Their team was down 35-14. 90 seconds left in the game. Then the cheerleaders danced along the sideline and began their chant. As they put on their display, the quarterback pointed them out to his team. The team had a new sense of determination. They stepped up to the line of scrimmage with ferocity.
The cheer continued:
Go, team! Go, team!
Who do we mean?
We’ll say it loud,
Because we’re proud.
The quarterback dropped back and, after evading two tackles, made a 73-yard completion to his star wide receiver. Just seven seconds later, the ball was in the end zone.
After 3 onside kick recoveries, a fumble that resulted in a turnover, and 28 unanswered points from 4 touchdowns, they won the game. The crowd was shocked. It was likely the greatest 90 seconds of football that has ever been seen.
Actually, no it wasn’t. It never happened. A team down 21 points with 90 seconds left would have almost no chance at winning the game.
Those are just like the people you want in your business, right? A team who can cheer everyone on and root for the win? Even when the company seems to flounder and the situation is grim?
No. You don’t want people like that.
WHAT DO CHEERLEADERS DO FOR THE TEAM?
In professional sports, the cheerleaders try to get the fans excited about the event. Once the crowd is excited, the hope is that they inspire the players, which pushes them to greater levels of performance, and ultimately a win.
That’s extremely unlikely to happen. Talent is always going to win over some rush from the excitement of cheering fans. Football requires an extraordinary amount of concentration. The timing of the plays does not afford the players the luxury of listening to the crowd or cheers in critical situations.
This can apply to your business as well. Having a cheerleader isn’t going to inspire your team. Intrinsic motivation and talent are what will propel your team to greatness and achievement. The cheerleader in your office can sometimes encourage your customers to rally. But if your team falls flat on its delivery, nothing will save them from a loss.
DON’T INVEST IN CHEERLEADERS
In the NFL, cheerleaders are a commodity. It’s a world of billionaire team owners with coaches and players making millions of dollars per season. And it’s estimated that cheerleaders earn $75-150 per game. Tom Brady alone earns $1.25 million per game. His team’s salary cap totals work out to about $12 million per game. With the Patriots’ 34 cheerleaders, even if we give them all $150/game, that’s $5,100, a drop in the bucket.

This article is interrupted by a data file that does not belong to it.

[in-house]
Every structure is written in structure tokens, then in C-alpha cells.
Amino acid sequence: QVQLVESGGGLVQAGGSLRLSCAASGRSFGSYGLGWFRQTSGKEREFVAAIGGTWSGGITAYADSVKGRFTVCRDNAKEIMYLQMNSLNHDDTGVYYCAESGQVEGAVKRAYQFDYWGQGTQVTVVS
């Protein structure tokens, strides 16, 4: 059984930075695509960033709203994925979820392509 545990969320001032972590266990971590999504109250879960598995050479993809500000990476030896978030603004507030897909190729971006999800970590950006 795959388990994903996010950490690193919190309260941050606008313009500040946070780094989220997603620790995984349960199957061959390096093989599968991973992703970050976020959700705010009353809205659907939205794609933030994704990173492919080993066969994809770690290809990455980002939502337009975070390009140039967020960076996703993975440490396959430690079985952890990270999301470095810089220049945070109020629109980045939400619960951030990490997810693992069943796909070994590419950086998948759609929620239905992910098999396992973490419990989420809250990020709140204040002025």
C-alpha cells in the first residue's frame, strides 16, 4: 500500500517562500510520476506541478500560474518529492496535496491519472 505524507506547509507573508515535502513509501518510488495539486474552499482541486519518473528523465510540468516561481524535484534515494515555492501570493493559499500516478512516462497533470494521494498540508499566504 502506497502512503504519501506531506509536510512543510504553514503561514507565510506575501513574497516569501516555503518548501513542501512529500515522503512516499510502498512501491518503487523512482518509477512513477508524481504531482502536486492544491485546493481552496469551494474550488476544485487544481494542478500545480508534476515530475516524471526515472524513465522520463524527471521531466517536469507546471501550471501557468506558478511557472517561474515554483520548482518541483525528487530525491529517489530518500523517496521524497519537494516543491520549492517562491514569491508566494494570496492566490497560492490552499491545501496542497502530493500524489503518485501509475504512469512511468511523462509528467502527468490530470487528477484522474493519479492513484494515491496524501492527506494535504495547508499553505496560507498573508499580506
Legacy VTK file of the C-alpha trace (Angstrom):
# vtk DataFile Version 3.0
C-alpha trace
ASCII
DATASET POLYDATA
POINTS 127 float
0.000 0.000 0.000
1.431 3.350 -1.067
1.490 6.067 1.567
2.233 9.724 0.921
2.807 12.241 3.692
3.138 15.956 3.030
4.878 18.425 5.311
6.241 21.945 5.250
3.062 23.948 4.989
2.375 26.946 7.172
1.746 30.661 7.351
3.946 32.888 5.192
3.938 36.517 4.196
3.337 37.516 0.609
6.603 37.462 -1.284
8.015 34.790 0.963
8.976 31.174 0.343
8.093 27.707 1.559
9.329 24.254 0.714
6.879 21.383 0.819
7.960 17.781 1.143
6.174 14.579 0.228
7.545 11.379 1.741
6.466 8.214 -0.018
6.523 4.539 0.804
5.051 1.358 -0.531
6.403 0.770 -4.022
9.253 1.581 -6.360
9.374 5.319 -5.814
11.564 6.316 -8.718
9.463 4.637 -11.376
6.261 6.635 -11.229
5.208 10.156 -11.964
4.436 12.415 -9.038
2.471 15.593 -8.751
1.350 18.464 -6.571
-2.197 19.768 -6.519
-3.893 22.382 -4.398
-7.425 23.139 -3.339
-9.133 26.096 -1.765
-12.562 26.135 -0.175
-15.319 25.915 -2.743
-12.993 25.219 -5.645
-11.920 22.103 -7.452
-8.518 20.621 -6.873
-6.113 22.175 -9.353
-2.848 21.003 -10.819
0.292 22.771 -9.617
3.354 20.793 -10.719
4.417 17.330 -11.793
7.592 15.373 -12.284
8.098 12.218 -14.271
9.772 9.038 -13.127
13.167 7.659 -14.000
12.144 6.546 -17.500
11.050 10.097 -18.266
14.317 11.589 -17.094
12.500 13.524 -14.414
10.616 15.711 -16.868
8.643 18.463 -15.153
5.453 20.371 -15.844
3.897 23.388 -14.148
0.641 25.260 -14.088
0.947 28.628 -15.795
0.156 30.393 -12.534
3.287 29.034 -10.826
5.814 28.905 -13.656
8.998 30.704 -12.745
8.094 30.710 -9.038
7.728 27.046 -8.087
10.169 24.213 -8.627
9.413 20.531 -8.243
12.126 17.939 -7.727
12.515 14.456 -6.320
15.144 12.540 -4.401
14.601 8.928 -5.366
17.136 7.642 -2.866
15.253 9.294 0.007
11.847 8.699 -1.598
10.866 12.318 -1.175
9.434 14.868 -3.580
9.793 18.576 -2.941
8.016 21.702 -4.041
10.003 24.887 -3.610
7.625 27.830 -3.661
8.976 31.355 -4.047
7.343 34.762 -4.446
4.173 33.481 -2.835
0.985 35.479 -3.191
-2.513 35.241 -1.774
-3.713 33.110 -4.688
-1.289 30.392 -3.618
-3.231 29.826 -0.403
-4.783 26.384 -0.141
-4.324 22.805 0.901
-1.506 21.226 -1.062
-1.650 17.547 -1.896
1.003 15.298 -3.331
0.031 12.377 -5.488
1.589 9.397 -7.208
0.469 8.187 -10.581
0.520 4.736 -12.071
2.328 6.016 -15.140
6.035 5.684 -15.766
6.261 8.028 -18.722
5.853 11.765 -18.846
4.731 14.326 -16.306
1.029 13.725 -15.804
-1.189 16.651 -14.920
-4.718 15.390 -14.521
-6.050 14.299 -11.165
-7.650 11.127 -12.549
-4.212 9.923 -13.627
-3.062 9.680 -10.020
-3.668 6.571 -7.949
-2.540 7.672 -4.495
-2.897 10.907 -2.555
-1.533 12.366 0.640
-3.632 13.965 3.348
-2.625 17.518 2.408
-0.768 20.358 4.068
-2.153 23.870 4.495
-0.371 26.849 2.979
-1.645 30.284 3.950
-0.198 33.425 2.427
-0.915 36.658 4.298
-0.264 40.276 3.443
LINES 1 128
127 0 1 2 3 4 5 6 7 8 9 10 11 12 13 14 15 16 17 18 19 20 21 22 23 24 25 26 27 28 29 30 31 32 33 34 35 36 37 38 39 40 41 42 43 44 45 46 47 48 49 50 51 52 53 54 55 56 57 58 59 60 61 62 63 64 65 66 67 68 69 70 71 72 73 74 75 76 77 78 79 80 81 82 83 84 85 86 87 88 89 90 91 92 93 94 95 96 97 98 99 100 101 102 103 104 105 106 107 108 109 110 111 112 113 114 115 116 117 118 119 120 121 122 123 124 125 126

The parity in the NFL is striking at times. A team that is far below average can sometimes be favored in a matchup against the best. The tiniest edge over another team can be just enough to earn a W. NFL coaches try to exploit even a minute advantage. If teams felt that cheerleaders had any impact, would they pay them less than what they spend on condiments for the hot dogs?
Don’t spend your business’s money on cheerleaders. Do what the NFL does. Spend your money on players and managers. But mostly on players with talent. Talented employees inspire others to greatness. Employees with a solid work ethic who put in the time and effort to strive after the win make everyone who surrounds them better. These employees also need to be placed in critical roles to have the most significant effect.
IDENTIFYING THE CHEERLEADERS
In the NFL, it’s easy to tell the difference between the players and the cheerleaders. First of all, the cheerleaders are typically female, and the players are male. Second, they have very different uniforms. If a cheerleader infiltrated the team and tried to stand in at center, everyone would notice.
In your business, it’s not always so easy to identify the cheerleaders. But you need to examine your team and figure out if they are cheerleaders, players, or managers. Here are some identifying characteristics of cheerleaders:
Cheerleaders don’t have the answers
When your business is struggling, a cheerleader won’t know how to get out of the mess you’re in. Cheerleaders don’t understand the intricacies of how your company operates. Sure, they see it all the time. But they spend their time cheering others on, not playing or dedicating themselves to the preparation required to win.
Cheerleaders never ask for help
Because they never admit that the company or a team has any serious problems, cheerleaders never need assistance. They’re just doing things on their own. Or, even worse, they’re just cheering and dancing with another cheerleader, feeding off of each other’s fantasies.
GET RID OF THE CHEERLEADERS
The Cleveland Browns and New York Giants have never had a cheerleading squad. The last group of cheerleaders rooted for the Chicago Bears in 1985. In 1987, the Green Bay Packers switched to a collegiate squad. 2013 was the last year that cheerleaders shouted in support of the Buffalo Bills
You don’t need any cheerleaders in your corner. You can’t afford to have someone on your team who isn’t adding real value to your group. You’re wasting your energy and company resources if you just can’t let them go because they’re positive and because they lift the team’s spirits. Lose the cheerleaders, find talented players, and win the game.
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